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Dolphin dies, swimmers blamed

By FAN FEIFEI | China Daily | Updated: 2013-06-19 02:14

Dolphin dies, swimmers blamed

Several swimmers lift a dying dolphin out of the water for a photo shoot on a beach in Sanya, Hainan province, on Sunday evening. SHA XIAOFENG / FOR CHINA DAILY  

Photos of people delaying rescue efforts spark netizens' outrage

Wildlife experts have criticized swimmers who posed for pictures with a dying dolphin on a South China beach, hampering the efforts of people trying to save the mammal.

Photographs taken by witnesses in Sanya, a popular tourist destination in Hainan province, were widely circulated online on Tuesday.

Several showed a group of men holding the dolphin above shallow water while another swimmer took photographs.

"Many tourists came up and asked to touch the dolphin, and some lifted it up to take photos while we were trying to save it," said Chen Zhongcheng, one of 10 lifeguards who arrived on the scene after tourists reported seeing a stranded dolphin off Dadonghai beach at about 6 pm on Sunday.

"The dolphin was clearly in distress," Chen said. "It couldn't breathe freely, so we had to lift its blowhole clear of the water's surface every few minutes so it could get some air."

An elderly fisherman who witnessed the incident said the swimmers' behavior was "inappropriate" and that they could have easily caused the dolphin to drown.

Experts from a wildlife rescue center eventually arrived to remove the dolphin from the beach at 8:30 pm.

"We aren't professional rescuers, so (after receiving a call from the Dadonghai lifeguards) we contacted Hainan Nanhai Aquatic Wildlife Rescue Center for help," said Ding Xiuhong of the Sanya fisheries bureau. "Their center is far from Sanya, so they put us in touch with a protection group experienced in rescuing endangered aquatic animals."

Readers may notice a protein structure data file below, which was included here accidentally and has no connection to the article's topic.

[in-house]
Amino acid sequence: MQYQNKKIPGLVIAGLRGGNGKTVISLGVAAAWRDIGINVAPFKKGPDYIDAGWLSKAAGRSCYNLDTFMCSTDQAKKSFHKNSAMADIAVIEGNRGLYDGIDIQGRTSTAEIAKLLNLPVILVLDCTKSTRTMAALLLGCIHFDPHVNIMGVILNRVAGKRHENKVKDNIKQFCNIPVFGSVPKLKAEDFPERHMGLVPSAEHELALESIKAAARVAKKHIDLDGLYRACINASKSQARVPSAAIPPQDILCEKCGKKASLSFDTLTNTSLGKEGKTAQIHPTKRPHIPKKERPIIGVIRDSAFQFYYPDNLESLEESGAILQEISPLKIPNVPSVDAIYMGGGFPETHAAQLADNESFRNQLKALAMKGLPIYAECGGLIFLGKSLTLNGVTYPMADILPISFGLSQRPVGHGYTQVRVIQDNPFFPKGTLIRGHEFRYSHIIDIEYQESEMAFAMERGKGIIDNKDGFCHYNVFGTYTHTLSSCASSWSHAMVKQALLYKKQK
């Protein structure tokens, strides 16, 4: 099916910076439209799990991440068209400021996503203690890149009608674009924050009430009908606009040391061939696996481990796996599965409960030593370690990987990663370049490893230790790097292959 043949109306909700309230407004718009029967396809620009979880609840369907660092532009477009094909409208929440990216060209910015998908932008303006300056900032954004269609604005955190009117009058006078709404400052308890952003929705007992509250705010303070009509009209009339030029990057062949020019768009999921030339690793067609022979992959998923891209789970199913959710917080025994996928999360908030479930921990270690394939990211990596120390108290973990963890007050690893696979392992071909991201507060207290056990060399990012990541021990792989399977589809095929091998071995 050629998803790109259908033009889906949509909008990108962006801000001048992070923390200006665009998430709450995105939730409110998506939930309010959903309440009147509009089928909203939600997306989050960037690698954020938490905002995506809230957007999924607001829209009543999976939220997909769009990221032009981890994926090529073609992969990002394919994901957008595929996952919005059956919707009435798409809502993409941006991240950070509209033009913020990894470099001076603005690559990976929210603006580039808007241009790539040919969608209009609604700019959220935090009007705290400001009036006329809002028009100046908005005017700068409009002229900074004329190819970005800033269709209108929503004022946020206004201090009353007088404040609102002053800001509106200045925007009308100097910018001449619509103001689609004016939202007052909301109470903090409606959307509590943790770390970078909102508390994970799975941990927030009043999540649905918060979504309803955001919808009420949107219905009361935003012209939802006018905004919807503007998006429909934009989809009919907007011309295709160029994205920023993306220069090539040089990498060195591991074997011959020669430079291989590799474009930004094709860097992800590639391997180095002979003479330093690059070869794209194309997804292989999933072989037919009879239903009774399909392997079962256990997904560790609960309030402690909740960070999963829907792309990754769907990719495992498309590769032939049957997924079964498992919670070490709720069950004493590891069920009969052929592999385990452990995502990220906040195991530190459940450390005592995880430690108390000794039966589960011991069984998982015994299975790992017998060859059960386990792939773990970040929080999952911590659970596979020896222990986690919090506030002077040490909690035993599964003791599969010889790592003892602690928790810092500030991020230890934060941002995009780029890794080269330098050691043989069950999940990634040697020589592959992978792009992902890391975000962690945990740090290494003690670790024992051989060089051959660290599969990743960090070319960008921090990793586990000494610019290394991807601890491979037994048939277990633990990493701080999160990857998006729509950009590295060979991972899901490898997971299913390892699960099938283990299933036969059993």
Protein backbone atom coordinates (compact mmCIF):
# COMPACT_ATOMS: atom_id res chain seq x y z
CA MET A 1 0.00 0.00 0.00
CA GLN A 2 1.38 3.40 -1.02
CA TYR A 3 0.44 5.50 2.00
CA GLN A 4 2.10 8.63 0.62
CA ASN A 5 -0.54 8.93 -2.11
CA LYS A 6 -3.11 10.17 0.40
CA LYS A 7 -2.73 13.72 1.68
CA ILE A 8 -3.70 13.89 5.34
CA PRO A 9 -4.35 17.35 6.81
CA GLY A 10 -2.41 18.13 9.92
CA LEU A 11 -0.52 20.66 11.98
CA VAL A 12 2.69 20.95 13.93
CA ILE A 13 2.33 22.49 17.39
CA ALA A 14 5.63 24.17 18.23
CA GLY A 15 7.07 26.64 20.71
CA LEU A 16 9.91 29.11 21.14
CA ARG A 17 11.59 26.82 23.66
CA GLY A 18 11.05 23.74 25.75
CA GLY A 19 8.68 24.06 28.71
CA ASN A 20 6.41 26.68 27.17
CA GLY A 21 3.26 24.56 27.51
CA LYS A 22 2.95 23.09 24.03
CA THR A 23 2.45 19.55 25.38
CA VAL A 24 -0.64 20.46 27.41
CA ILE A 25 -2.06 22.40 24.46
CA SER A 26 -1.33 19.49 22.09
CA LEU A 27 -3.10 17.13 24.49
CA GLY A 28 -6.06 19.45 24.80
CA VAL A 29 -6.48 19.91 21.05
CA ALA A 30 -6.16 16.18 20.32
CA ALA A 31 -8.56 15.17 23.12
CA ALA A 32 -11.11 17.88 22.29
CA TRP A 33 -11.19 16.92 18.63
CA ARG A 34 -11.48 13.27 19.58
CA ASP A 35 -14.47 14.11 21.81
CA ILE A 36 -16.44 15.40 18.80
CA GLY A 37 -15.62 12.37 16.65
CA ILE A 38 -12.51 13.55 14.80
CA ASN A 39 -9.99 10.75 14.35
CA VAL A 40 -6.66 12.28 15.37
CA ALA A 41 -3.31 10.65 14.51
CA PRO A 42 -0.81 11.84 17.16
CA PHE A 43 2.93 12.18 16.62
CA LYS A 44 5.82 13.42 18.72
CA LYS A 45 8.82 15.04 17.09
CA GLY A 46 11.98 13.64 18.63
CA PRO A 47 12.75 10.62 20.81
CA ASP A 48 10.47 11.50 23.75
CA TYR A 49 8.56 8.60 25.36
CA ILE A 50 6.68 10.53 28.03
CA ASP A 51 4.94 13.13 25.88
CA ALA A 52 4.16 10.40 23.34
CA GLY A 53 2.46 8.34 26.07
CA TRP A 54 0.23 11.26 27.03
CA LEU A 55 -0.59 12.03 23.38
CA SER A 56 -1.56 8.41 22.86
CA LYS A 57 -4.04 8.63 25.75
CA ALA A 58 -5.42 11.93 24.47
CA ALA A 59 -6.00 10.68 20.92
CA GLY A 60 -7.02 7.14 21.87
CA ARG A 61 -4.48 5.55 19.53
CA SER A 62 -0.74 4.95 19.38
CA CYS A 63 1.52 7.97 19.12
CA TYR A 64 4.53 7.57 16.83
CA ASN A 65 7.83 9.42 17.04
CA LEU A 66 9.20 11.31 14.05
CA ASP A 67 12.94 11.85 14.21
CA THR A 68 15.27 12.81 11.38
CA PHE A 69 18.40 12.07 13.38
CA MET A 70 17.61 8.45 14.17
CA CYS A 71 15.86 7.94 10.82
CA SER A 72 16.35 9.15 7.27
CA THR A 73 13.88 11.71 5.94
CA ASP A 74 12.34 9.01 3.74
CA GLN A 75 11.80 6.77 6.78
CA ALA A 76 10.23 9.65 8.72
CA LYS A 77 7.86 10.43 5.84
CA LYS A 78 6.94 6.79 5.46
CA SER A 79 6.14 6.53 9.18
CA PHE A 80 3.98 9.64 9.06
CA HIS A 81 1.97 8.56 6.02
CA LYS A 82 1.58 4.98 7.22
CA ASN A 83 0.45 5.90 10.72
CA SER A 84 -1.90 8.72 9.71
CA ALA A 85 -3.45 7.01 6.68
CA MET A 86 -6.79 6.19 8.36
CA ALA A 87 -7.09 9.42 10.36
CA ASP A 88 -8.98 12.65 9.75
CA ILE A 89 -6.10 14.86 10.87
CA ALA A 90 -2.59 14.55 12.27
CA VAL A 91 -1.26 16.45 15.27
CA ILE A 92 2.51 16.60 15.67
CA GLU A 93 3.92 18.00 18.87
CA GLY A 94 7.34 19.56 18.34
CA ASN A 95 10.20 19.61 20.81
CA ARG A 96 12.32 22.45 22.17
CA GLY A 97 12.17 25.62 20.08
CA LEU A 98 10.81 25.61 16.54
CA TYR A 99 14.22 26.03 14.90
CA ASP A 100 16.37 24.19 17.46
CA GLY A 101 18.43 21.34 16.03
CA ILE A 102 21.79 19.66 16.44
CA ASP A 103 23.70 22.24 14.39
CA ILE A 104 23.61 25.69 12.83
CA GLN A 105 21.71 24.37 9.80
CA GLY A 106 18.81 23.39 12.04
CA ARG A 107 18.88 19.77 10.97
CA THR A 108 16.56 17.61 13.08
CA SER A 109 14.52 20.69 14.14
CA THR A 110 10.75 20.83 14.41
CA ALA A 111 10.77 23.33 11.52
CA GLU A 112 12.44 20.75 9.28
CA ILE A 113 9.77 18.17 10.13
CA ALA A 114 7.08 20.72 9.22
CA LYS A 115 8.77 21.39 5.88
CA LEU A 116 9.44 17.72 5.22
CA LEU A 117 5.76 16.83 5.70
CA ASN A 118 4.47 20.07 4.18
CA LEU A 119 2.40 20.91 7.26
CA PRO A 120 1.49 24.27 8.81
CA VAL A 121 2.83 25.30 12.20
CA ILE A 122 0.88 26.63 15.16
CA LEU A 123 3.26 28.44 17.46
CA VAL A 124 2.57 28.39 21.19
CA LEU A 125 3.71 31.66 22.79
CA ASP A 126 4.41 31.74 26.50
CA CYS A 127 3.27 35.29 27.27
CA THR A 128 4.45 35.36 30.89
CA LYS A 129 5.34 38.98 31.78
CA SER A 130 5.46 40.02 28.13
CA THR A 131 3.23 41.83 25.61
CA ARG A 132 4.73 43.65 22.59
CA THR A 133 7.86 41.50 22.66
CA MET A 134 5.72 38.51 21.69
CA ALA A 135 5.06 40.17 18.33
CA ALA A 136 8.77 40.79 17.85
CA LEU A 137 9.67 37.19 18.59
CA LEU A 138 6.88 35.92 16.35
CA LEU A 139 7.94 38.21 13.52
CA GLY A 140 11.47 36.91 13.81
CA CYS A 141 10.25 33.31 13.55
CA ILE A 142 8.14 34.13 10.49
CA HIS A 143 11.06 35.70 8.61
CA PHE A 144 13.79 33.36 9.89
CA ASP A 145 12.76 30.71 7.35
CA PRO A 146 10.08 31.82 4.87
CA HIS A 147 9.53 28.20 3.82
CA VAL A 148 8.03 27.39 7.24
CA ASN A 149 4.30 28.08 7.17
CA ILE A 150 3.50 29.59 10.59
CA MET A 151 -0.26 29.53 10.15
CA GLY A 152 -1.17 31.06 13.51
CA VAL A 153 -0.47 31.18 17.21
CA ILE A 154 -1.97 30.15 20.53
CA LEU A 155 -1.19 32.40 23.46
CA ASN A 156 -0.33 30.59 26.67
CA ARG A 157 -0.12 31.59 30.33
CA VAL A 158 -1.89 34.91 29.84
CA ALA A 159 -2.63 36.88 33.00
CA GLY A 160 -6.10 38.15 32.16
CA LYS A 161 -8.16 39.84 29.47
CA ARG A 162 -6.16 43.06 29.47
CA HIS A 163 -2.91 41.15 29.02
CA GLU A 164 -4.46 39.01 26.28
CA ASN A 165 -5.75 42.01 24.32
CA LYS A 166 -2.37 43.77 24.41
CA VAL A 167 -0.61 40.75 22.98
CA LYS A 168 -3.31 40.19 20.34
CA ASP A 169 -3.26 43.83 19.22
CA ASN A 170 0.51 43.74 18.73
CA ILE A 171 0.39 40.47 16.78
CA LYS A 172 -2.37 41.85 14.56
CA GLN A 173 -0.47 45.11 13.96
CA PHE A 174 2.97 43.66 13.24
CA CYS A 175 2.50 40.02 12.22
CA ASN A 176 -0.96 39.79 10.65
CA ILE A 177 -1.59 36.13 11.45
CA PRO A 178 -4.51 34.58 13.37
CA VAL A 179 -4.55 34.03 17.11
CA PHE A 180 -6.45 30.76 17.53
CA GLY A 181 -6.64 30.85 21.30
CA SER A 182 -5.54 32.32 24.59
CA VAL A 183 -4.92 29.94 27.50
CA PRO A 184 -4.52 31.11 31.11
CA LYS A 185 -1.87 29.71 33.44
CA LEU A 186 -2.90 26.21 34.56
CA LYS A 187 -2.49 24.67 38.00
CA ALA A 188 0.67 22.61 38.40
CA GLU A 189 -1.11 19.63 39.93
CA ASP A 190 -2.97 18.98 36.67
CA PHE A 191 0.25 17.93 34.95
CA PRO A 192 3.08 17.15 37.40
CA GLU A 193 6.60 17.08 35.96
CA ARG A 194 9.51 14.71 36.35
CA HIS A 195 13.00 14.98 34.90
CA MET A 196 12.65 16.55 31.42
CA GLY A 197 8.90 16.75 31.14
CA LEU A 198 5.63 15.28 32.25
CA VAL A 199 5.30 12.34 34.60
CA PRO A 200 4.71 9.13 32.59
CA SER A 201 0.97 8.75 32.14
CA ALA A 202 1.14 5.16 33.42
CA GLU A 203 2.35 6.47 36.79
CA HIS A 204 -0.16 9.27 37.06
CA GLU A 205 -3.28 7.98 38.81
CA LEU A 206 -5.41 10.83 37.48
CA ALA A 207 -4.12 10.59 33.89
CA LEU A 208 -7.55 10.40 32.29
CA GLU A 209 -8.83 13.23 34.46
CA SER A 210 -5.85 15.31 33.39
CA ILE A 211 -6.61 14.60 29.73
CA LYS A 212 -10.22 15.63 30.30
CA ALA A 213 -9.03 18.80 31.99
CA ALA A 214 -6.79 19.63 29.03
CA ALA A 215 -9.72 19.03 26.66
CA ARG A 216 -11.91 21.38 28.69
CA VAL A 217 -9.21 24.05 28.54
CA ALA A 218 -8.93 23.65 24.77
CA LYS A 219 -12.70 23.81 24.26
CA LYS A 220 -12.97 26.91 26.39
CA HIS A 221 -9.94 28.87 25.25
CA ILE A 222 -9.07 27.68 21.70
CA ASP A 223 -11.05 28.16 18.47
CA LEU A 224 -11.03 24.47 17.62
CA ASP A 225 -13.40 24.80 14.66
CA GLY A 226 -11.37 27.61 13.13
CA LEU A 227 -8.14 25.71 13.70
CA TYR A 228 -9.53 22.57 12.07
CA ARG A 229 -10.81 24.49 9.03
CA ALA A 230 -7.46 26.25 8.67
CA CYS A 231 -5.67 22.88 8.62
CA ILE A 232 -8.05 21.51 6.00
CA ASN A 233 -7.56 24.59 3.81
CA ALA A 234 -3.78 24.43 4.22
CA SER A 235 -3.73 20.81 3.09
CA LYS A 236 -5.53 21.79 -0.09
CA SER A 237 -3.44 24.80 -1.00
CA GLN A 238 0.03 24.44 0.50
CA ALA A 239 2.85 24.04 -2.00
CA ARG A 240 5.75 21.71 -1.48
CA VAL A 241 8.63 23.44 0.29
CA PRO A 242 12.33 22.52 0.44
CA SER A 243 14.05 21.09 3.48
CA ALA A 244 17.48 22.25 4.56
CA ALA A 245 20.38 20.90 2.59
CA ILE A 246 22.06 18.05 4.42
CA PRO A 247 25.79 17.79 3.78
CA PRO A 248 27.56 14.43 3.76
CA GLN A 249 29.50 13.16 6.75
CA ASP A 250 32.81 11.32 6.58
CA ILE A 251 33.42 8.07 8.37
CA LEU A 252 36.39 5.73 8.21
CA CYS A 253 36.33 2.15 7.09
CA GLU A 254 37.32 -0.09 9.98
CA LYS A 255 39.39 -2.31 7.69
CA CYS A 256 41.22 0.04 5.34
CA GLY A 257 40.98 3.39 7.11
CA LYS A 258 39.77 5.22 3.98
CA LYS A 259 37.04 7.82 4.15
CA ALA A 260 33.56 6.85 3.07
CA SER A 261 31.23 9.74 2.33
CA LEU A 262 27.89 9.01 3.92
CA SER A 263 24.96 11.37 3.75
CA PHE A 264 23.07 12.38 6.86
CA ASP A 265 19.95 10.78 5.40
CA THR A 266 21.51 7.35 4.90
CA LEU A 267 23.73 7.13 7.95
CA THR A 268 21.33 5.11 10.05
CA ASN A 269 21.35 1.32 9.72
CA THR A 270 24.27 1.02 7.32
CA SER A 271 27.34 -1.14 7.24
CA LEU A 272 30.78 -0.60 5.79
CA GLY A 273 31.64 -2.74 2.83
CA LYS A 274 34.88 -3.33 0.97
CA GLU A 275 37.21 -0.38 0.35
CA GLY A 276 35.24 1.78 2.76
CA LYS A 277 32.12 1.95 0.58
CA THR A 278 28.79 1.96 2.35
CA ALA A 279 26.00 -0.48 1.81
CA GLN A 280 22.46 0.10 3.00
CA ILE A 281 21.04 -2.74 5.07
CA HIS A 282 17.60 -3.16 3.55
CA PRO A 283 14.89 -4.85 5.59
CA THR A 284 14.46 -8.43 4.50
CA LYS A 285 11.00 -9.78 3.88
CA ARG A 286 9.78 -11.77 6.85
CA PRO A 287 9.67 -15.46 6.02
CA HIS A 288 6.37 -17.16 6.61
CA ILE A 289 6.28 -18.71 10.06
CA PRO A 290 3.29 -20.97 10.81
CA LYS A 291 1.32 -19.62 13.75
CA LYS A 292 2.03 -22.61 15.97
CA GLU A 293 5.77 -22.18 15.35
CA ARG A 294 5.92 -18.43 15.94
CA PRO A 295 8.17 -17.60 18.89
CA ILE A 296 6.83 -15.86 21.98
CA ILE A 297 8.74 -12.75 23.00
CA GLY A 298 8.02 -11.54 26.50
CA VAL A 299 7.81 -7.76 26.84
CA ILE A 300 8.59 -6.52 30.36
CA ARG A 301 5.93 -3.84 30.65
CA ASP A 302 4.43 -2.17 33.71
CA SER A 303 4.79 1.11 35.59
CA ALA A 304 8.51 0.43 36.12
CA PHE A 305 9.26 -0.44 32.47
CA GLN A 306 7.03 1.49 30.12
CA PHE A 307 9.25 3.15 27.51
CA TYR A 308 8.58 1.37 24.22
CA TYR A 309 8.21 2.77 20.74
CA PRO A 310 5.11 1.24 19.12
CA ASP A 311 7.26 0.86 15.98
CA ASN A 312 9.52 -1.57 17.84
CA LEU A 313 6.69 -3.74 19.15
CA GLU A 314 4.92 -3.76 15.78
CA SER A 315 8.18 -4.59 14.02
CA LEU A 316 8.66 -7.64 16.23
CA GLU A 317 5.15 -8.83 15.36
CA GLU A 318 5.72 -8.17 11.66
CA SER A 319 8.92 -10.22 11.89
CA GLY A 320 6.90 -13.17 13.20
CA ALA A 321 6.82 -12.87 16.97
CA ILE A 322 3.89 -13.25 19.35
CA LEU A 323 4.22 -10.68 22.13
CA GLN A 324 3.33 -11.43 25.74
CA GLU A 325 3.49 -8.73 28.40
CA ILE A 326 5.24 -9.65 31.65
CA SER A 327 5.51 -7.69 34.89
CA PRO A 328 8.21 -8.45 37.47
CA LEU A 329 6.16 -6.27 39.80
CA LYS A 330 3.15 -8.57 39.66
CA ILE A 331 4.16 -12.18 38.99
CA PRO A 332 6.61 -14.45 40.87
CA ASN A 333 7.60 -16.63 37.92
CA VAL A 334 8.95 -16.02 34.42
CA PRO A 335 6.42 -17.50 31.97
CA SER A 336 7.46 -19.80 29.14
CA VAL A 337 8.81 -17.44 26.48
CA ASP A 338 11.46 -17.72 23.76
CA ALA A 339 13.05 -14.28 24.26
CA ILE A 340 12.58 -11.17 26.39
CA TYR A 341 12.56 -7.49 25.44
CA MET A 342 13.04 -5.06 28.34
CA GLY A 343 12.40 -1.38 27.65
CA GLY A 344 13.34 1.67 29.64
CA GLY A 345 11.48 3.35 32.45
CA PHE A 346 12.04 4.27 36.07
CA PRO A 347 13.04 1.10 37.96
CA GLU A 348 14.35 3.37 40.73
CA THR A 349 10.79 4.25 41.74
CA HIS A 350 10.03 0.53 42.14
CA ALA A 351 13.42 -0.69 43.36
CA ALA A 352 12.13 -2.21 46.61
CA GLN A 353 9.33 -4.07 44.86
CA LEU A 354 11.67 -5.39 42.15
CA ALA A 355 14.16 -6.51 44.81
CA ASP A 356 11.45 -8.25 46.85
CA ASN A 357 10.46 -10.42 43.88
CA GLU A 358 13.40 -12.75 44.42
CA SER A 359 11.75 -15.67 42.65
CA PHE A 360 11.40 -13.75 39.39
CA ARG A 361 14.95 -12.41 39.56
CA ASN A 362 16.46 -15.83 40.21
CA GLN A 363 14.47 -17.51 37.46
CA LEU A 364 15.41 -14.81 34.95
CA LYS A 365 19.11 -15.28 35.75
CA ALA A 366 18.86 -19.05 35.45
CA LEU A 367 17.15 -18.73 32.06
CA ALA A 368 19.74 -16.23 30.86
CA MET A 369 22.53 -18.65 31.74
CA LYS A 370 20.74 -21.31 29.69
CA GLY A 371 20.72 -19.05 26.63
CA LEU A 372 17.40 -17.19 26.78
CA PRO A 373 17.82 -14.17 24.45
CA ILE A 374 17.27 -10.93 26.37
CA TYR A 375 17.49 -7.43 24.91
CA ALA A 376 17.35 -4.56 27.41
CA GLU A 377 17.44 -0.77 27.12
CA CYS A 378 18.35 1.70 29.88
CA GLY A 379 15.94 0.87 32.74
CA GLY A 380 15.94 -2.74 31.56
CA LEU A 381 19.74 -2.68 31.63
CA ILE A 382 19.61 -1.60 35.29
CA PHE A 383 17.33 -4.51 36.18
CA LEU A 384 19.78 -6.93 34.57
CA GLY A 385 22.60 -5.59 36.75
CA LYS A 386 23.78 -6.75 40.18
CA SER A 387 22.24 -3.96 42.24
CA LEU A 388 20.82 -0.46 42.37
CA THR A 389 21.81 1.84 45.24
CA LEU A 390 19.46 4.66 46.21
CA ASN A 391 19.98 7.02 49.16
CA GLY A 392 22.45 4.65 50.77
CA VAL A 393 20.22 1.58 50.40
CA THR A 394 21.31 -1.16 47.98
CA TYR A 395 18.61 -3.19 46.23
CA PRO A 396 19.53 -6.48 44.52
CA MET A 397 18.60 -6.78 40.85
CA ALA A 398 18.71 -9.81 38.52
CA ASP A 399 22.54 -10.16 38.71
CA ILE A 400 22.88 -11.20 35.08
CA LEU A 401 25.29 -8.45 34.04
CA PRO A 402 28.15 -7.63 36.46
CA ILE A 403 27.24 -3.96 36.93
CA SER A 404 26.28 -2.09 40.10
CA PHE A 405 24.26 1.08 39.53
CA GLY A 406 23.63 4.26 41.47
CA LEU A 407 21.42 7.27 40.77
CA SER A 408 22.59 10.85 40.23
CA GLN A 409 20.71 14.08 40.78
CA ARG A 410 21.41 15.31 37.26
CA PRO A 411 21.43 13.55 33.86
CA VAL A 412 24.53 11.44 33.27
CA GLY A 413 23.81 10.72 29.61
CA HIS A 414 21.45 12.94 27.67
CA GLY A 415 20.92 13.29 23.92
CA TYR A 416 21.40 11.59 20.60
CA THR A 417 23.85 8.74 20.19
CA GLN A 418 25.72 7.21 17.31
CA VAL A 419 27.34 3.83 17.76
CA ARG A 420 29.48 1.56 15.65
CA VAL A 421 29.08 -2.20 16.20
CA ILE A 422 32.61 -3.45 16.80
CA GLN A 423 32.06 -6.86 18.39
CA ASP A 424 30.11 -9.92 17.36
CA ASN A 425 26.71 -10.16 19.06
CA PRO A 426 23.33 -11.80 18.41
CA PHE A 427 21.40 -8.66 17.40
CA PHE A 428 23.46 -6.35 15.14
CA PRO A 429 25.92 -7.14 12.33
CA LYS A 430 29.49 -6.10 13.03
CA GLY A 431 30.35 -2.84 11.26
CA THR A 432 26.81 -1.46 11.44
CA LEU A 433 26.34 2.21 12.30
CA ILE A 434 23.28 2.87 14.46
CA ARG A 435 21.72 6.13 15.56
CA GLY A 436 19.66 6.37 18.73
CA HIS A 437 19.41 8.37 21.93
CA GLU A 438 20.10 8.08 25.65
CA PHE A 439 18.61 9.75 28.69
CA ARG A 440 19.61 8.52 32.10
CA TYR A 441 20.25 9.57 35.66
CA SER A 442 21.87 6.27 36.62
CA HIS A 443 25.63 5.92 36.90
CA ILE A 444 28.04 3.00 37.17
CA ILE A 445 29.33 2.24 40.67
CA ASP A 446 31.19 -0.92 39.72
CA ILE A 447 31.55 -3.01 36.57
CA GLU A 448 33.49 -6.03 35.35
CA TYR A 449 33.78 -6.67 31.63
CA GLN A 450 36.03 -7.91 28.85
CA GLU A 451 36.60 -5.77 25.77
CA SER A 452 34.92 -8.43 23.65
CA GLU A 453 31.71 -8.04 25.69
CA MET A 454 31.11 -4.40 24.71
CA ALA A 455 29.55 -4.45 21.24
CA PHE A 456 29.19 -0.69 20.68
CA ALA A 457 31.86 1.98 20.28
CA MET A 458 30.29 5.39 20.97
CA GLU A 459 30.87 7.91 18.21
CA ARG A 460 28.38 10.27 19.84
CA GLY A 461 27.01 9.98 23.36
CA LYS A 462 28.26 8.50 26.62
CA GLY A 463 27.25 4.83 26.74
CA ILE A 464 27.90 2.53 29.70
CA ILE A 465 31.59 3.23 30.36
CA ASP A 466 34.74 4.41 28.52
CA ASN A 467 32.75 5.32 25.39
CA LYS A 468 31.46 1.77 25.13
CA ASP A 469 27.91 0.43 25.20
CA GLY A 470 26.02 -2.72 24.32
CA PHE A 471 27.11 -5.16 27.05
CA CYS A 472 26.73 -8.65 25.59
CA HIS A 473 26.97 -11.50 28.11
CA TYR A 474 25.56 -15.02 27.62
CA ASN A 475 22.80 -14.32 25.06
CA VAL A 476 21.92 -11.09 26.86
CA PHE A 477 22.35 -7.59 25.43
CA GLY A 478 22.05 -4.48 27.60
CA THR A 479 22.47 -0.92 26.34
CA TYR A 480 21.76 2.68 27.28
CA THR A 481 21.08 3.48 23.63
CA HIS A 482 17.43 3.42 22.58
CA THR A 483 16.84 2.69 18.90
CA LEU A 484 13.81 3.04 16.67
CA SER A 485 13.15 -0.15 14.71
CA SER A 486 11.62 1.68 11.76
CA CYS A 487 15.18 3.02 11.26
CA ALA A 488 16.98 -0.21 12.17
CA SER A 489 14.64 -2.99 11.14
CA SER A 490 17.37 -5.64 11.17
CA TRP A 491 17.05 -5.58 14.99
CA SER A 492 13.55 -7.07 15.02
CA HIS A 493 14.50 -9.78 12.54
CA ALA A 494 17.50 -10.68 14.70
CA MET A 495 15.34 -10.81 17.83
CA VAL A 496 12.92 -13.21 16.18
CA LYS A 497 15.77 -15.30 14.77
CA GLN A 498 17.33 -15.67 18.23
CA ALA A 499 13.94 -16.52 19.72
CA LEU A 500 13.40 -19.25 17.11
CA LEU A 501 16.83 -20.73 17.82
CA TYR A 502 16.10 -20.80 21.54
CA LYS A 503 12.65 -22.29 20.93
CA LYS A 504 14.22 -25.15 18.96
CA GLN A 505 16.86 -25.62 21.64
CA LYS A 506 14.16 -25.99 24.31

Ding said the dolphin died from a collapsed lung at about 11:30 pm Sunday night.

Many experts and netizens blamed the dolphin's death on the swimmers who posed for pictures.

"They should face criminal charges," said Wang Yamin, a professor of marine studies at Shandong University, Weihai. "If not for them, the animal may have survived."

Hua Ning, director of the China program for the International Fund for Animal Welfare, also expressed dismay at the onlookers' actions. "It must have been very painful for the dolphin," she said.

According to Chen Juming, director of the Hainan Nanhai Aquatic Wildlife Rescue Center, a swimmer should report sightings of dolphins in distress to the local fisheries bureau or nearest rescue center.

"A stranded dolphin can drown in the water, so if conditions permit, dig a hole in the sand and cover its body with a wet towel, and add water every two minutes," he said. "They should also be kept out of the sun to prevent their skin drying or dehydration."

Liu Xiaoli in Haikou contributed to this story.


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